City of Bones by Martha Wells fantasy book reviewsCity of Bones by Martha Wells fantasy book reviewsCity of Bones by Martha Wells

Tordotcom Books has reissued Martha Wells’s 1995 fantasy novel City of Bones, updated and expanded. In an interview, Wells explained that she took a few opportunities to make the writing better but didn’t change the book substantially for this edition.

I knew who Martha Wells was, but until the MURDERBOT series I hadn’t read anything by her. This is the second fantasy novel of hers I have read. City of Bones is a pleasing read, with solid characters, intriguing magic and a plausible world that exists after an ecological disaster. Our protagonist, Khat, is nonhuman, a member of a species constructed by the Ancients, and discriminated against in the capital city where he and his human business partner, Sagai, make a living trading Ancient artifacts. Khat reluctantly agrees to lead an expedition to the ruins of an Ancient building with the powerful city Warders, magical enforcers. That trip sets the story in motion.

The point of view moves between Khat, a woman Warder named Elen, and occasional interludes from a character who isn’t identified until late in the story. With Elen and her cohort, Khat journeys out into the voracious desert that is spreading across the continent. They are set upon by vicious desert pirates, and Khat and Elen take refuge in the Ancient structure. Elen has some magic, but she is considered the weakest of the current group of Warders. Her mind is her asset. She is the favorite of the head of the Warder order, who sent her on this mission. Some Warders believe that various artifacts, when assembled in some way, will re-create an Ancient machine that will work wonders. Experienced readers will reflect that “reassembling ancient devices” almost never works well.

Martha Wells

Martha Wells

The mysteries of the Ancients, the political struggles including a battle for succession, the threat of madness for the Warders, an actual mad Warder, a mysterious assassin, plus Khat’s own troubles in the city, make for a complex plot as Khat bounces from one crisis to another. The kris, Khat’s species, is discriminated against socially and legally in the capital city where he lives, in familiar ways. Kris cannot possess the actual currency of the city—they are given “tokens” which equal the amount of the city’s coin. They are considered animals by many. Warders can read minds, or at least moods. They cannot read kris, so therefore, they’ve decided this means kris don’t have souls.

I liked all the twists and turns in the plot, but what stood out for me was life in the capital city, which is built in tiers so that hierarchy is literal as well as social. The richest and most powerful live on the top tier. The city’s poverty and inequity are obvious from the beginning, and yet, even though Khat lives on a lower tier along with Khat and his family, they have made a good life for themselves, and formed a community. Khat is a solid character with a realistic backstory, convincingly nonhuman. Elen is believable as she battles both her own self-doubt and her obvious prejudices.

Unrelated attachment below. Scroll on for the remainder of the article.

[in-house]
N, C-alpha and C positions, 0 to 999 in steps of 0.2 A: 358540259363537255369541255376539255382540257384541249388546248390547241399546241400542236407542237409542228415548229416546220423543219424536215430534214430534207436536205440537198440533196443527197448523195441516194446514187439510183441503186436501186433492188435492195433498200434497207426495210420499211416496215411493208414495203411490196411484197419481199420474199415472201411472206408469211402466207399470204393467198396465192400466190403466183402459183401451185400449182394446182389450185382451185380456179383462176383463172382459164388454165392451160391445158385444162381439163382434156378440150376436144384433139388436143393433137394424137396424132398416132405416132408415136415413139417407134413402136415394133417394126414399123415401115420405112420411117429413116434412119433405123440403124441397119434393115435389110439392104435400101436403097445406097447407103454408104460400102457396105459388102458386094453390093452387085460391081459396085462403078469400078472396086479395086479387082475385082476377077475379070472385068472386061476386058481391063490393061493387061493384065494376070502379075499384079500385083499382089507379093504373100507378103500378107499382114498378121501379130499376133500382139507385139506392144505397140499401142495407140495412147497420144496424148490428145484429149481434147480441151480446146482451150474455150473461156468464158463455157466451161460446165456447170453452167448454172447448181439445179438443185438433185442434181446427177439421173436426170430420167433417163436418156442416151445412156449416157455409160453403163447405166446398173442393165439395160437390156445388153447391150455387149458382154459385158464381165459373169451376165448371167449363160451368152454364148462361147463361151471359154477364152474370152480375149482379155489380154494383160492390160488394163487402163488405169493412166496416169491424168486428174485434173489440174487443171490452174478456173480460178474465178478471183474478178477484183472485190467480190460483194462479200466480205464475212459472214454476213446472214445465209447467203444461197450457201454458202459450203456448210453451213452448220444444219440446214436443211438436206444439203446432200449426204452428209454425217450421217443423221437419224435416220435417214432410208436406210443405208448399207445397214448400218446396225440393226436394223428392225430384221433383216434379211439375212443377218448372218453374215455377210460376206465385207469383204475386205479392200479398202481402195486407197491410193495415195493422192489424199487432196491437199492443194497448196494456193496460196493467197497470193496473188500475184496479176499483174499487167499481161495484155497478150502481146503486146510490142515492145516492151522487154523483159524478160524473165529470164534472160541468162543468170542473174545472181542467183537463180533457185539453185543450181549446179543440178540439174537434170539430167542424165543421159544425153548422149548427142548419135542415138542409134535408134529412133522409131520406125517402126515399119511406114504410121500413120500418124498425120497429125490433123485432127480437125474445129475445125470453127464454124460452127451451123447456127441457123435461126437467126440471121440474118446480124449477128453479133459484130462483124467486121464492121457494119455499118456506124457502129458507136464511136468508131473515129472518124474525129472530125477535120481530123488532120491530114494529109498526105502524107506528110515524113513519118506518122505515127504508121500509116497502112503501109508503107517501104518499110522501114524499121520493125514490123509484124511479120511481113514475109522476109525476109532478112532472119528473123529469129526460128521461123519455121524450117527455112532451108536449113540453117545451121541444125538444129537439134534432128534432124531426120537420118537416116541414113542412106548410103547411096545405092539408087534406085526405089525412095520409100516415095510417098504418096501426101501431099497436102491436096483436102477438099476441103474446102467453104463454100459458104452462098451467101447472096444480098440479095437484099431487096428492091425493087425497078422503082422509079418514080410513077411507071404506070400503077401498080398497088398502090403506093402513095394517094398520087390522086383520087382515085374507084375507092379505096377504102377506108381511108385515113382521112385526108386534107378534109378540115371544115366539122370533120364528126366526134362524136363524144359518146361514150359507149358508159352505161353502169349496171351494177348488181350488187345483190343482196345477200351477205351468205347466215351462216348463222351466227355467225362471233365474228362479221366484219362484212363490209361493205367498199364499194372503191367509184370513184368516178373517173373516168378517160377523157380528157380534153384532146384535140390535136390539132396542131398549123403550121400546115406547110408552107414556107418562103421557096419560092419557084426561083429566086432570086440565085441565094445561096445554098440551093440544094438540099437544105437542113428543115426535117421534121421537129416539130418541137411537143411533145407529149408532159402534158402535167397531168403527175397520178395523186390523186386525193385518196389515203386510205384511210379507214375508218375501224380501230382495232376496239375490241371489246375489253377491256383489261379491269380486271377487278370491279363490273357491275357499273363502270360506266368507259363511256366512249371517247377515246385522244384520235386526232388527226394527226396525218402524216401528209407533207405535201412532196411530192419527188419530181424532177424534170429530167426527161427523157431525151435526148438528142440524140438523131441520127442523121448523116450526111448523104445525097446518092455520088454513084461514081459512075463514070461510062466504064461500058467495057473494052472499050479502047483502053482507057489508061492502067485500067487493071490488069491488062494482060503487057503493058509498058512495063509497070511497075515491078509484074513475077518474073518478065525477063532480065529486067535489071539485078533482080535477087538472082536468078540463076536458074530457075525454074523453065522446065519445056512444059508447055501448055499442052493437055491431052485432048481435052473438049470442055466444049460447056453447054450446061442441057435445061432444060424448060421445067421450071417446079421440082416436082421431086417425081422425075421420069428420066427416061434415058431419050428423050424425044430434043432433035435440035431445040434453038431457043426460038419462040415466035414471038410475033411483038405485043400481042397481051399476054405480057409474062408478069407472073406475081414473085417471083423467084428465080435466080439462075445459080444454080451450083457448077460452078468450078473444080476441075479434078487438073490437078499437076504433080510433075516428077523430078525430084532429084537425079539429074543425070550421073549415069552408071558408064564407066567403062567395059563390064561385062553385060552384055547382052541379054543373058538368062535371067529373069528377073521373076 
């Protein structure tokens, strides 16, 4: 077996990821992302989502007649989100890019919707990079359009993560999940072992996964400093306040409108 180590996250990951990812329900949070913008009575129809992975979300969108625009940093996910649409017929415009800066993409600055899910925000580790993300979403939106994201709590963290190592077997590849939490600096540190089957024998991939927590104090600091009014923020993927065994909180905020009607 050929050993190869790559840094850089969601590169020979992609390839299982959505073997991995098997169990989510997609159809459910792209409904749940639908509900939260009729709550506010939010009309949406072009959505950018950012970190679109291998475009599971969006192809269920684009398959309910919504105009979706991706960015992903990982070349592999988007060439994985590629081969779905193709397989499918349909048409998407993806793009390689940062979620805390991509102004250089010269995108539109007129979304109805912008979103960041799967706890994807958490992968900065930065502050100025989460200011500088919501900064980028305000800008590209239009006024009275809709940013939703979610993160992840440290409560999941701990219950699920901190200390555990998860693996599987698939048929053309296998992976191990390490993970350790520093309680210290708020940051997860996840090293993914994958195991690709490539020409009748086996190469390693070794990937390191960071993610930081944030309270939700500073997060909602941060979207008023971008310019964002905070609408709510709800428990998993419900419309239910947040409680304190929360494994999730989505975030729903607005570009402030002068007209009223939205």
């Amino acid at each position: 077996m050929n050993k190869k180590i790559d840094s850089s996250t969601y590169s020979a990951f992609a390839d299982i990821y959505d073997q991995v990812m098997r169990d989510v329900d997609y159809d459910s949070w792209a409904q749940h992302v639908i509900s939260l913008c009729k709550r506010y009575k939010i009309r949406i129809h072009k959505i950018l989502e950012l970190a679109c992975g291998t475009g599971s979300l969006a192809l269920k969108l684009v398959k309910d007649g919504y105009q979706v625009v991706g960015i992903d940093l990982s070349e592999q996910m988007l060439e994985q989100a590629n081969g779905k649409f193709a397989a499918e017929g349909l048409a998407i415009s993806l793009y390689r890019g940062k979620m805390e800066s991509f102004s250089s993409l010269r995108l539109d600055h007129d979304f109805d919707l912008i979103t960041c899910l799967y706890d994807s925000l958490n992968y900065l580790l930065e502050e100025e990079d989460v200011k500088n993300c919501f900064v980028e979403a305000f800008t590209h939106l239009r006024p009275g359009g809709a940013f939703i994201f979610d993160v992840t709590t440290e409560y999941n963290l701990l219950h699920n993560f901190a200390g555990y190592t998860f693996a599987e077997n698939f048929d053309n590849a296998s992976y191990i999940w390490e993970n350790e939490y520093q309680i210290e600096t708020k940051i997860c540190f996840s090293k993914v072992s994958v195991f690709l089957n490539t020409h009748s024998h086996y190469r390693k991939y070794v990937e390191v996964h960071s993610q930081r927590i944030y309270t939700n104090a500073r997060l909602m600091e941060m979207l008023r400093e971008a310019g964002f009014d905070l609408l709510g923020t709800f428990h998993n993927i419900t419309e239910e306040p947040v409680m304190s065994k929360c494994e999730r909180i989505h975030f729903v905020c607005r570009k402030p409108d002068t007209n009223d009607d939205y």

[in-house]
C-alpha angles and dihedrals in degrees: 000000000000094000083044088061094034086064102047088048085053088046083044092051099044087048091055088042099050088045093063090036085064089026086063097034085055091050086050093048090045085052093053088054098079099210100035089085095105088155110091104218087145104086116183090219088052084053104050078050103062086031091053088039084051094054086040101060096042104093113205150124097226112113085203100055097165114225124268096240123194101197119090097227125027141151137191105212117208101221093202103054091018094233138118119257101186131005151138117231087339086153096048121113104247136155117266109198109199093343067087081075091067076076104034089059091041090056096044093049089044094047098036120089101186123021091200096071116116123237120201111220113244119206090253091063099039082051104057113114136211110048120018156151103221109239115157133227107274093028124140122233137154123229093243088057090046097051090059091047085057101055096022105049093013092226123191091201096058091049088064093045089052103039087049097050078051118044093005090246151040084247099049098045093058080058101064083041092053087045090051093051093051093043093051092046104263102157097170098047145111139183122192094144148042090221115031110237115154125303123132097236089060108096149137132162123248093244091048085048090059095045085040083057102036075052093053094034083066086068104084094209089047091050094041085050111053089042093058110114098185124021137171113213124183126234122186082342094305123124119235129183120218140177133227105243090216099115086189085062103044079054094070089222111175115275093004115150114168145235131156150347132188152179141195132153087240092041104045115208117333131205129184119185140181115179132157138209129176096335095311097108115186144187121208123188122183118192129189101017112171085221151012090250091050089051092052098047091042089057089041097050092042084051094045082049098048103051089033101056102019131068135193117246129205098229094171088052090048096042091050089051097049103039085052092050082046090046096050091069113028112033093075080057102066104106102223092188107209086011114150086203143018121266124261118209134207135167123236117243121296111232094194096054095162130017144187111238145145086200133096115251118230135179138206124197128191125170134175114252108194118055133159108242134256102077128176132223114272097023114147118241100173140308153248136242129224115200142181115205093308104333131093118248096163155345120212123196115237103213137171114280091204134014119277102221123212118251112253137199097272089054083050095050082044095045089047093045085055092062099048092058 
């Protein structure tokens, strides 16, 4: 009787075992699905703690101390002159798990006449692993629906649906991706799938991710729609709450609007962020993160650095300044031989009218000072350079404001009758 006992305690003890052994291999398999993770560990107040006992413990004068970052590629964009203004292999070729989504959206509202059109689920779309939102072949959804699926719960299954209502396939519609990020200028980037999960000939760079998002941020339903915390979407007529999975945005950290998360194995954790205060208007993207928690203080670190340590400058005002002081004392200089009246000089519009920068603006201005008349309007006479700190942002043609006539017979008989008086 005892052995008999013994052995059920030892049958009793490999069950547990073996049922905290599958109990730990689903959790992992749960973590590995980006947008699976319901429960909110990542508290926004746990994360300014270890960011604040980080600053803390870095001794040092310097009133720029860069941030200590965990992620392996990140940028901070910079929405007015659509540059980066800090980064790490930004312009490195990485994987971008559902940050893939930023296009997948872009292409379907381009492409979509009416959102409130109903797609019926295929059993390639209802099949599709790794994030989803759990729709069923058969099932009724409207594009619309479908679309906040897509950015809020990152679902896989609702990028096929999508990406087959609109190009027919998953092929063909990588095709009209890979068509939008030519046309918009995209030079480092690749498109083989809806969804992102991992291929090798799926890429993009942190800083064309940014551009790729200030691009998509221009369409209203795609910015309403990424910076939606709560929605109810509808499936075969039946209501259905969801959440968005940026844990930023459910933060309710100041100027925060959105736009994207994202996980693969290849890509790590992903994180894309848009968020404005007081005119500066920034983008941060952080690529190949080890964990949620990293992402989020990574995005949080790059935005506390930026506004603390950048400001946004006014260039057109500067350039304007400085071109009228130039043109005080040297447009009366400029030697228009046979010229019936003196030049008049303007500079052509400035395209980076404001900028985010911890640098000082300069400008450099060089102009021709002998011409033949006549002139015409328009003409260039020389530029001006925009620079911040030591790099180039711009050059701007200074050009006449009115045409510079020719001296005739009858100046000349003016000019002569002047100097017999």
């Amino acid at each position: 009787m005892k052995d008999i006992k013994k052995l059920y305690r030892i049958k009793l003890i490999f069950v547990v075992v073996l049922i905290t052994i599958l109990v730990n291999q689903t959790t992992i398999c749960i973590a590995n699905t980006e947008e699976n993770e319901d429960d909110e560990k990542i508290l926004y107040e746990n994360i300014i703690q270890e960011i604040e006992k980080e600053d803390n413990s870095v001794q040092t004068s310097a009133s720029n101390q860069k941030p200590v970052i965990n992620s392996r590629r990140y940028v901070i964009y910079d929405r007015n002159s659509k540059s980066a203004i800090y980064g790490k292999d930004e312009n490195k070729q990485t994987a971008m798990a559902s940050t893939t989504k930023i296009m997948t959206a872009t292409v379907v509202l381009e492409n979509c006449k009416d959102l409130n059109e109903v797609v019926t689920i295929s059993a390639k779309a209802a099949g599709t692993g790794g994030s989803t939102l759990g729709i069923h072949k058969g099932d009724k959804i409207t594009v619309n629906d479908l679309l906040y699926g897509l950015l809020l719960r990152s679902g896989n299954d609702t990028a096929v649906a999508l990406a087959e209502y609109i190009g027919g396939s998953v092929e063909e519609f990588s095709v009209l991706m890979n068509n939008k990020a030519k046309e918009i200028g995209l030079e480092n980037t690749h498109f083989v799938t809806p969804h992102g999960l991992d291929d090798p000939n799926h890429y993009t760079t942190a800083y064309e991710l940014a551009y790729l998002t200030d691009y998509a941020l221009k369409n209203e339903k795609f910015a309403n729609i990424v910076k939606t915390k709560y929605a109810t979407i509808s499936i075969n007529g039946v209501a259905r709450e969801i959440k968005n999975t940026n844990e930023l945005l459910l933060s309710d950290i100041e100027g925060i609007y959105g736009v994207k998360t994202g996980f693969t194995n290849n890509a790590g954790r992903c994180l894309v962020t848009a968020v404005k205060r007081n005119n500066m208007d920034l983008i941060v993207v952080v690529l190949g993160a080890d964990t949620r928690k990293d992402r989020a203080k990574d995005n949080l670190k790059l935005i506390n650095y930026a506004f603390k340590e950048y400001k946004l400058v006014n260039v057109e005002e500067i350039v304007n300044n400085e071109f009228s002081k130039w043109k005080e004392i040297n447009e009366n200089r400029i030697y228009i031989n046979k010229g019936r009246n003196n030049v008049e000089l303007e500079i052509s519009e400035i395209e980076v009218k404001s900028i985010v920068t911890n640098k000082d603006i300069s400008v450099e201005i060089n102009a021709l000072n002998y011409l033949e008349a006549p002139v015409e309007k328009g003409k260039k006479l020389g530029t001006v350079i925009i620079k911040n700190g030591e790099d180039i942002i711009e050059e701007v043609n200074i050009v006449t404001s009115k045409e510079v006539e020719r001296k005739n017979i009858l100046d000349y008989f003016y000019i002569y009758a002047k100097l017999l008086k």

City of Bones is an engrossing book with a three-dimensional world, a convincing journey to a land that isn’t ours, but is familiar. I look forward to more reissued work from Wells.

Revised edition published in September 2023. The city of Charisat, a tiered monolith of the Ancients’ design, sits on the edge of the vast desert known as the Waste. Khat, a member of a humanoid race created by the Ancients to survive in the Waste, and Sagai, his human partner, are relic dealers working in the bottom tiers of society, trying to stay one step ahead of the Trade Inspectors. When Khat is hired by the all-powerful Warders to find relics believed to be part of one of the Ancients’ arcane engines, he, and his party, begin unravelling the mysteries of an age-old technology. This they expected. They soon find themselves as the last line of defense between the suffering masses of Charisat and a fanatical cult, bent on unleashing an evil upon the city with an undying thirst for bone. That, they did not expect.


  • Marion Deeds

    Marion Deeds, with us since March, 2011, is the author of the fantasy novella ALUMINUM LEAVES. Her short fiction has appeared in the anthologies BEYOND THE STARS, THE WAND THAT ROCKS THE CRADLE, STRANGE CALIFORNIA, and in Podcastle, The Noyo River Review, Daily Science Fiction and Flash Fiction Online. She’s retired from 35 years in county government, and spends some of her free time volunteering at a second-hand bookstore in her home town.

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